“The fight is won or lost far away from witnesses, behind the lines, in the gym, and out there on the road, long before I dance under those lights.” – Muhammad Ali
Why is it that, after the initial shock and depression of a life setback, many of us feel a profound urge to “get back in shape” – that is, a drive to shake up and reengineer our diet and exercise plans? This desire feels natural and healthy; and it’s certainly better than wallowing.
But what possible connection could there be between getting your body back in shape and getting your life back in shape?
Well, you might be surprised. As humans, our survival and self-preservation instincts are strong. We (at least in theory) are drawn to activities and relationships that fulfill us and increase our fitness. Obviously, these instincts don’t always guide us accurately, but they do a better job than most acknowledge. 999 times out of 1,000, we make the right choices for our survival: we avoid walking in front of the bus. We stay away from scary, out of control people. Etcetera.
Back to the point: most of us know the obvious health benefits of exercise and proper diet (e.g., better heart health, muscle tone, weight loss). However, there are other benefits to exercise in general, and strength training in particular, that are less talked-about but can be quite helpful for people who are getting over a divorce or a family/career setback:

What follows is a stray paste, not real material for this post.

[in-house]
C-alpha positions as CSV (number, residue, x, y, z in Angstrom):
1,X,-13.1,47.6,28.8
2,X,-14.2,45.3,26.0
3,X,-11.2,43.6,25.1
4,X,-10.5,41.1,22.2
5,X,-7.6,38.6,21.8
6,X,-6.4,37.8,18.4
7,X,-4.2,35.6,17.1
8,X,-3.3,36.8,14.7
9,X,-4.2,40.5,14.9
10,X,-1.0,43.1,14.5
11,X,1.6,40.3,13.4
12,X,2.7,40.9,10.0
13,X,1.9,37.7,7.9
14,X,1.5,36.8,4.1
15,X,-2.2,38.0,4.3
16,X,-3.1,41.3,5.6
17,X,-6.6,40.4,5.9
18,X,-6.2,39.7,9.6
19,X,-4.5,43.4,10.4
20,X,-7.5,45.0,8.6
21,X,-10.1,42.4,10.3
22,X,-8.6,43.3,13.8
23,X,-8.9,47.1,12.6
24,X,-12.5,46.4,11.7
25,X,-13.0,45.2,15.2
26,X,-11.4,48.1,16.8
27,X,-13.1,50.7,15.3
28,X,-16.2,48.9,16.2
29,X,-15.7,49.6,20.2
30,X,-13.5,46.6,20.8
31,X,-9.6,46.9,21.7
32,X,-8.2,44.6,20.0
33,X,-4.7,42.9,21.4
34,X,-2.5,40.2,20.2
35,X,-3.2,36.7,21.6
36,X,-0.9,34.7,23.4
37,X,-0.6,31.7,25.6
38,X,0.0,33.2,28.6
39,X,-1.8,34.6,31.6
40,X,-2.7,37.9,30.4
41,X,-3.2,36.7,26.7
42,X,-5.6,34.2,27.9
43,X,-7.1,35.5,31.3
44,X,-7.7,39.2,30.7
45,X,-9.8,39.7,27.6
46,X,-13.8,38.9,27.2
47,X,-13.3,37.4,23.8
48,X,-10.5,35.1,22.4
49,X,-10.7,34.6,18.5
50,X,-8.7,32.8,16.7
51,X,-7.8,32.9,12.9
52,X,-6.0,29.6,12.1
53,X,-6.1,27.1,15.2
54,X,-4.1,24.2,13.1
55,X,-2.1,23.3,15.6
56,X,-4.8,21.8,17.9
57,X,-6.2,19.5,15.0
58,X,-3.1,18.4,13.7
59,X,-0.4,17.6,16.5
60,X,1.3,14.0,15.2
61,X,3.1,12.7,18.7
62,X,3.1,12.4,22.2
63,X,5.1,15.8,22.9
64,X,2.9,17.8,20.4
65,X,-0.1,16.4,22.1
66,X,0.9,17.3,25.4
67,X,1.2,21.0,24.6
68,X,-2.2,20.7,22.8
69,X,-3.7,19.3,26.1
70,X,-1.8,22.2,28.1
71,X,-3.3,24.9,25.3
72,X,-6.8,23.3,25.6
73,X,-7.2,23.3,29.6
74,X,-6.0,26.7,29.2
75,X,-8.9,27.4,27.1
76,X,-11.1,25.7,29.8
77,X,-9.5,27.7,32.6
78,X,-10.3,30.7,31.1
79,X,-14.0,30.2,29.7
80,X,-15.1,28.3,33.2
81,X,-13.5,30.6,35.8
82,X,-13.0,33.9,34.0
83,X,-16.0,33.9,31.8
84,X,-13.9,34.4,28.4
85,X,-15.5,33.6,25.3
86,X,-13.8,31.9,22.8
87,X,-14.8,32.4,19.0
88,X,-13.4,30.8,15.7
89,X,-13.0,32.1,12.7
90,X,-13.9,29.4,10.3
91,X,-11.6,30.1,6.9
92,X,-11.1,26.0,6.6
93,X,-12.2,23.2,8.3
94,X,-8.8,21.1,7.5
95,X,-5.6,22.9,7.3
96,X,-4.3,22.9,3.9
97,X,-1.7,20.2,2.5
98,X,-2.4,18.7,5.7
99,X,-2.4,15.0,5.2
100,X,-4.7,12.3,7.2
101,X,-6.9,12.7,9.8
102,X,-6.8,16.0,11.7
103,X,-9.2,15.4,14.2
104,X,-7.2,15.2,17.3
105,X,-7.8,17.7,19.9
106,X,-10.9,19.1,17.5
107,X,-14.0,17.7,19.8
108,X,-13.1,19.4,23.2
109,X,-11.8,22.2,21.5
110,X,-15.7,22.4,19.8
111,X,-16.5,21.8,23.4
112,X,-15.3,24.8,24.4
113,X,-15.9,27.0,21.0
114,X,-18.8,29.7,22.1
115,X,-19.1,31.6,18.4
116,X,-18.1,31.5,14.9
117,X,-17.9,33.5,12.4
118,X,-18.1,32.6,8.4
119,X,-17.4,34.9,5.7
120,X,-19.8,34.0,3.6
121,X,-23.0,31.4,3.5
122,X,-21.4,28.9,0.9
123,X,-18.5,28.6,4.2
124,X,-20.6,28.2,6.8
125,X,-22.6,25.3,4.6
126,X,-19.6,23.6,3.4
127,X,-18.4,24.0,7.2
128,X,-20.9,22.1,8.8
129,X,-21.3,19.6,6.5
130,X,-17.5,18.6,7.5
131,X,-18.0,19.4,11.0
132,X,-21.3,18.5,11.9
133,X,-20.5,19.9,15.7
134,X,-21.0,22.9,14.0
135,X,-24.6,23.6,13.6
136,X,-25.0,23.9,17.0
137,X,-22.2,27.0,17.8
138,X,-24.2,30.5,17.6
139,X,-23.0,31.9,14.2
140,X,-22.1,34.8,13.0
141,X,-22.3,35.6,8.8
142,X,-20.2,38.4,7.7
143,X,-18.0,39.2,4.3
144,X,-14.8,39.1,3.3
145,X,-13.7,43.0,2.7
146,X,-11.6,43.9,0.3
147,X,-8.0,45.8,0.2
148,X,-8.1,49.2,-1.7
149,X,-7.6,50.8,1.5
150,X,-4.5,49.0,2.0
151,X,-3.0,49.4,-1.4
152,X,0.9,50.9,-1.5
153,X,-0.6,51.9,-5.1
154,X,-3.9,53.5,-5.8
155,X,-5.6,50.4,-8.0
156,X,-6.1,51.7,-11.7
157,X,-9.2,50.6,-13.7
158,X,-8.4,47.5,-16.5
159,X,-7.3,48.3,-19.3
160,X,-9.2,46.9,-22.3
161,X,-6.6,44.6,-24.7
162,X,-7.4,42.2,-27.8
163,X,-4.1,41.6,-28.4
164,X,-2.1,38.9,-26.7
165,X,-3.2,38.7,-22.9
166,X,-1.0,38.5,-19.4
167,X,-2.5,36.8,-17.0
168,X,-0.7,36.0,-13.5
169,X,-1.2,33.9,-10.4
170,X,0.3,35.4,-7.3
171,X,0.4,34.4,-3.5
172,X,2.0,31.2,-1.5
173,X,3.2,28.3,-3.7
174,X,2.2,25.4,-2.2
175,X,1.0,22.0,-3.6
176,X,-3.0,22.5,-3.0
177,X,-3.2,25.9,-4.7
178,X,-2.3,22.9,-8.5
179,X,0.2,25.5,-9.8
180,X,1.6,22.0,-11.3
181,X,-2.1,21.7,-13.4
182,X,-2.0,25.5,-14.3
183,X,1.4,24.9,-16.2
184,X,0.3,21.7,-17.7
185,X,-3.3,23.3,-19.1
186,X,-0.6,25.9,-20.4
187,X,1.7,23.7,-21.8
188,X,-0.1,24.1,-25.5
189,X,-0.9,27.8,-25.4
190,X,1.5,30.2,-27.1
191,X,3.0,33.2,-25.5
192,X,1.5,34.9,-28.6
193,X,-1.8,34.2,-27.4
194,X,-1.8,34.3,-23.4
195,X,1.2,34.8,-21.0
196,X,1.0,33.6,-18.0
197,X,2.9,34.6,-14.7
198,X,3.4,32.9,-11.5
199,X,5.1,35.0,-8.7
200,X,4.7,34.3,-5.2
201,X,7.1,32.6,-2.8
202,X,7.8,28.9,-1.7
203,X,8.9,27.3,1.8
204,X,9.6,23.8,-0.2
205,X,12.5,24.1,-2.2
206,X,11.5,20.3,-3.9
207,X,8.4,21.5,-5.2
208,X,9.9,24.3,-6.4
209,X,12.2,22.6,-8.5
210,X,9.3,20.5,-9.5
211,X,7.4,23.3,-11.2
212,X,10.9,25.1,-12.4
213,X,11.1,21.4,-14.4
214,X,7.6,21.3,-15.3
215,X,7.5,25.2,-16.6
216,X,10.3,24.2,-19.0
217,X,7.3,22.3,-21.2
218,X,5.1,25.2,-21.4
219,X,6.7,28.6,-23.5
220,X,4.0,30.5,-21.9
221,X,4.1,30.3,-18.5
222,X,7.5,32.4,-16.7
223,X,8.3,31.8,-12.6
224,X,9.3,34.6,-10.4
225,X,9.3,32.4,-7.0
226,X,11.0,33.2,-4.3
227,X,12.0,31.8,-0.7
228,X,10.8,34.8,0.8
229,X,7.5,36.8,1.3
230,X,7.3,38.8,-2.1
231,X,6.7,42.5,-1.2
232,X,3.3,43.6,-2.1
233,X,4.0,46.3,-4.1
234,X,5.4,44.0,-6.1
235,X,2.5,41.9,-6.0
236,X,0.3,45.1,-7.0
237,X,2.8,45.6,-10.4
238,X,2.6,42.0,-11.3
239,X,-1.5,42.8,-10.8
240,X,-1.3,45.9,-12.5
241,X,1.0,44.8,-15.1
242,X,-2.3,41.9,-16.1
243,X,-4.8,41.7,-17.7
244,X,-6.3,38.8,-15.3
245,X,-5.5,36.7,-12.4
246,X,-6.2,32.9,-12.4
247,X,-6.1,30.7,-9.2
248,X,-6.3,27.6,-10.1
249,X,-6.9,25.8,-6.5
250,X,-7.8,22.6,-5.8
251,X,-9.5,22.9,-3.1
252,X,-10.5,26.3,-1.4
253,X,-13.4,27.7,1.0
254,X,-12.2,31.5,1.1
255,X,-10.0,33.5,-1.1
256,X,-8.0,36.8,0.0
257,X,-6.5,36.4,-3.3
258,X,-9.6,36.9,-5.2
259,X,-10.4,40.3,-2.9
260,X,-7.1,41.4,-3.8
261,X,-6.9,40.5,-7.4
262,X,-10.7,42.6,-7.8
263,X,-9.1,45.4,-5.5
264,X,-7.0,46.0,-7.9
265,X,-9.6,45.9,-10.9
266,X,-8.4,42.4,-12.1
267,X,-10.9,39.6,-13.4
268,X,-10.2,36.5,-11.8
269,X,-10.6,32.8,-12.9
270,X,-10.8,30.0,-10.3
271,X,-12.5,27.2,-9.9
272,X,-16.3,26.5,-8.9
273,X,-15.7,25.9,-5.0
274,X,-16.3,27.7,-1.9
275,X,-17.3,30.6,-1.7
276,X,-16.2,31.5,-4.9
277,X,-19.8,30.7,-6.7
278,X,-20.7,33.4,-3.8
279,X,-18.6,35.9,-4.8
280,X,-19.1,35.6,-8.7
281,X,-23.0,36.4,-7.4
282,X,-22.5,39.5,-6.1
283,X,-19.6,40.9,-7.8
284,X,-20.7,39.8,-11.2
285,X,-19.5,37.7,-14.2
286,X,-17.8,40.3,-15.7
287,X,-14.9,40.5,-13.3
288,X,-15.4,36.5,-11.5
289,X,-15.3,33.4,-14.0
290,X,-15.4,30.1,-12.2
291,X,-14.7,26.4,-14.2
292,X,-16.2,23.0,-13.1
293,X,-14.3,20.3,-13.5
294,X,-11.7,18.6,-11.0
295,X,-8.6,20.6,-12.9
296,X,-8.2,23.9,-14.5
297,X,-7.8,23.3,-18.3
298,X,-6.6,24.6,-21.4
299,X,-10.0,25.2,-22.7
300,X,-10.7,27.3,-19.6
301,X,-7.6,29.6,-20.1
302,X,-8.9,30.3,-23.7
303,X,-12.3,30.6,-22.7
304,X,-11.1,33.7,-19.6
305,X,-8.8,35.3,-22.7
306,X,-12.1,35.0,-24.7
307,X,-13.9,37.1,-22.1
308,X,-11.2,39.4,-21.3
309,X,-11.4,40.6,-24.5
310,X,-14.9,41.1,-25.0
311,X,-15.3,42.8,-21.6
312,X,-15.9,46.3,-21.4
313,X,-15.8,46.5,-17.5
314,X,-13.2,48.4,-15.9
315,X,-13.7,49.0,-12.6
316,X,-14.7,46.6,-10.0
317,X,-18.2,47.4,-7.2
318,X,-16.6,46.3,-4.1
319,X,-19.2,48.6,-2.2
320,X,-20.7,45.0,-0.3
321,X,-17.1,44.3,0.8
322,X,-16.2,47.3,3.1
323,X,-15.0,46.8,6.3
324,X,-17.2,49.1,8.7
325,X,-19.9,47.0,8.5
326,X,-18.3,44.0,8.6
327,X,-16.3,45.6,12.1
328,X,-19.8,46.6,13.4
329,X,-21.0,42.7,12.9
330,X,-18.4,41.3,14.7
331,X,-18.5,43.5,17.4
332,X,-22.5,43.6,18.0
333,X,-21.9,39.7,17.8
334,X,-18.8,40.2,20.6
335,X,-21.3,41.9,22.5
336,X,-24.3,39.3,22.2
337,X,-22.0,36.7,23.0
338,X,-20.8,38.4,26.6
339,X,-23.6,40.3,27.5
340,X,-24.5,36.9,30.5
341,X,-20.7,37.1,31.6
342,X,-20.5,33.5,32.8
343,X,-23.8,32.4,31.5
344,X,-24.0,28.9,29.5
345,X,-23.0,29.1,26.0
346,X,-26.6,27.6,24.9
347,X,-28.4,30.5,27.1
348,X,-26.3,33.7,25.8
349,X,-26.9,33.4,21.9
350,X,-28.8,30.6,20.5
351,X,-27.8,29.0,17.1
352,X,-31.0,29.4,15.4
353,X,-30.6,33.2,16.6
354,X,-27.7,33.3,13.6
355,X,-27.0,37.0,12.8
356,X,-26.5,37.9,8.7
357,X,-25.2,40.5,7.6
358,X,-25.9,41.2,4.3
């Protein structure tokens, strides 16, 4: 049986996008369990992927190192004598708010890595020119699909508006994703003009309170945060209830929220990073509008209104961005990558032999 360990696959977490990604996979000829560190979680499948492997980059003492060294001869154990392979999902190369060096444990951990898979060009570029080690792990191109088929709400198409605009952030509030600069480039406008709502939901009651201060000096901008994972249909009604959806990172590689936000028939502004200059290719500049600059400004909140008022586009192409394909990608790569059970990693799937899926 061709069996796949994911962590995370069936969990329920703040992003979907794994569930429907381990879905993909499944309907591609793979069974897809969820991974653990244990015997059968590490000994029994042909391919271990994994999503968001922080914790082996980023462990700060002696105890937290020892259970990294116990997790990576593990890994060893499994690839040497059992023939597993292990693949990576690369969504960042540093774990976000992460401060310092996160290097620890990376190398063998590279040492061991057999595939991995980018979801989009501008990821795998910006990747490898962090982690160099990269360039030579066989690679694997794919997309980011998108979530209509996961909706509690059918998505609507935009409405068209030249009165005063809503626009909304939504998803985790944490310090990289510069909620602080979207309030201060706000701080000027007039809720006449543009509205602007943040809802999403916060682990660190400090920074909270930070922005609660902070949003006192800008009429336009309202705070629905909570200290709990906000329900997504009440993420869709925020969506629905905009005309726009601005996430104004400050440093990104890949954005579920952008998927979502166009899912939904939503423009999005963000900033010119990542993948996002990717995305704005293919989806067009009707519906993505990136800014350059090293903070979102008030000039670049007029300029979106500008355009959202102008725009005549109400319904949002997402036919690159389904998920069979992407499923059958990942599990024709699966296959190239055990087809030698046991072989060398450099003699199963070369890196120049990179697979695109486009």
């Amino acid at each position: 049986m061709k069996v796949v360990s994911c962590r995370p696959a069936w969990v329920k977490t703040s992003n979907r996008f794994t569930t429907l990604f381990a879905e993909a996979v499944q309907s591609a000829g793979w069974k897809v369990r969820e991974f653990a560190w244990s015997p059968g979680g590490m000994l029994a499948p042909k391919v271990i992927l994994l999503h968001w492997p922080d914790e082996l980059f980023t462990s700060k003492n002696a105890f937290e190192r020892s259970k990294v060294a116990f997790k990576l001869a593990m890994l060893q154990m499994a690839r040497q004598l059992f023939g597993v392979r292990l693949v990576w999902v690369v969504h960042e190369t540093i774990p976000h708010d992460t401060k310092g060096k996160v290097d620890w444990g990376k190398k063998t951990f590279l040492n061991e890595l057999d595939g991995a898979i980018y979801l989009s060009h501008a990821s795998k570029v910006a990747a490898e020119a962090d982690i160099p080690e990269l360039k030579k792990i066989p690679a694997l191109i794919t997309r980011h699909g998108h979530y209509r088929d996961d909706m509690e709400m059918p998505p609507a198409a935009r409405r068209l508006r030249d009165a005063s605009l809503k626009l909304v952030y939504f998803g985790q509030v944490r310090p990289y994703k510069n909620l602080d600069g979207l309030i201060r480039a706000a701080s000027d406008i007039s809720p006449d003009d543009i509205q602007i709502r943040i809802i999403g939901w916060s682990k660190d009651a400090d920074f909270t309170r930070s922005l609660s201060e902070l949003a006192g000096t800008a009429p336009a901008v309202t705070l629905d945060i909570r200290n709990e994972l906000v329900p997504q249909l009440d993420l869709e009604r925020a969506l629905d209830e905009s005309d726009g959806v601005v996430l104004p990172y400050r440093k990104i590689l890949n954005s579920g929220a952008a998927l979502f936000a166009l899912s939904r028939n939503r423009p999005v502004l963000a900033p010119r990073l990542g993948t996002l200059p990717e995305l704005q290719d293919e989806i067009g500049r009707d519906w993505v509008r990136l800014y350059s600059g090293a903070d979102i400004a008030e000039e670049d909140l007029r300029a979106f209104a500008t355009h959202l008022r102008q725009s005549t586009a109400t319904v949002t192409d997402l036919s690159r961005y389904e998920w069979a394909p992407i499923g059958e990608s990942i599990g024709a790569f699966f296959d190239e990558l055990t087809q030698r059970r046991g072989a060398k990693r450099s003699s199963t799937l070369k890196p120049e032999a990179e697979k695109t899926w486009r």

Reclaim a fresh sense of control
There’s nothing quite like going through a divorce to make us feel helpless or out of control—and in fact, with most life crises, that’s exactly how we feel. Getting in shape is a tangible way to “take the power back” at times when we feel powerless otherwise. Many people put it this way: “I can’t control my circumstances right now, but I can control how I look/feel.”
Help fight depression
Yes, exercise does more than just help you physically—it helps you mentally, as well. In fact, studies have shown that strength training is as effective in treating the symptoms of depression as running, swimming or other forms of aerobic exercise.
This article in the Journal of American Geriatrics Society also offers compelling suggestive evidence that regular strength training may offer protection against diseases of aging, like dementia.
Reduce stress levels
No one needs to tell you divorce is extremely stressful. Over time, this stress can affect your health negatively. Strength training is a great way to offload that stress. An article in The Warm Up blog elaborates: “The norepinephrine released when you strength train can also counter the effects of stress. These effects can carry throughout your day, especially if you tune into those noticeable changes to your physicality.”
Gain mental stamina along with physical stamina
One of the qualities needed to get through a divorce is perseverance. Using strength training to get back in shape builds this quality in a tangible way. Per fitness expert John Carrico: “Weight training teaches you to push yourself when everything tells you to stop, when your muscles start to give out and it burns and it hurts. When we get into those high-intensity situations, we have a choice, we can either stop everything and try to return to our comfort level, or decide that this level of discomfort is worth the reward.”
Get your mojo back
Getting back into shape offers a way to prepare for new relationships, not just physically, but also (and perhaps more critically) psychologically.
If you or a loved one are facing a divorce or other family law matter and you need help through the process, please contact the Law Offices of Silky Sahnan today at 925-276-0789 to schedule your confidential consultation.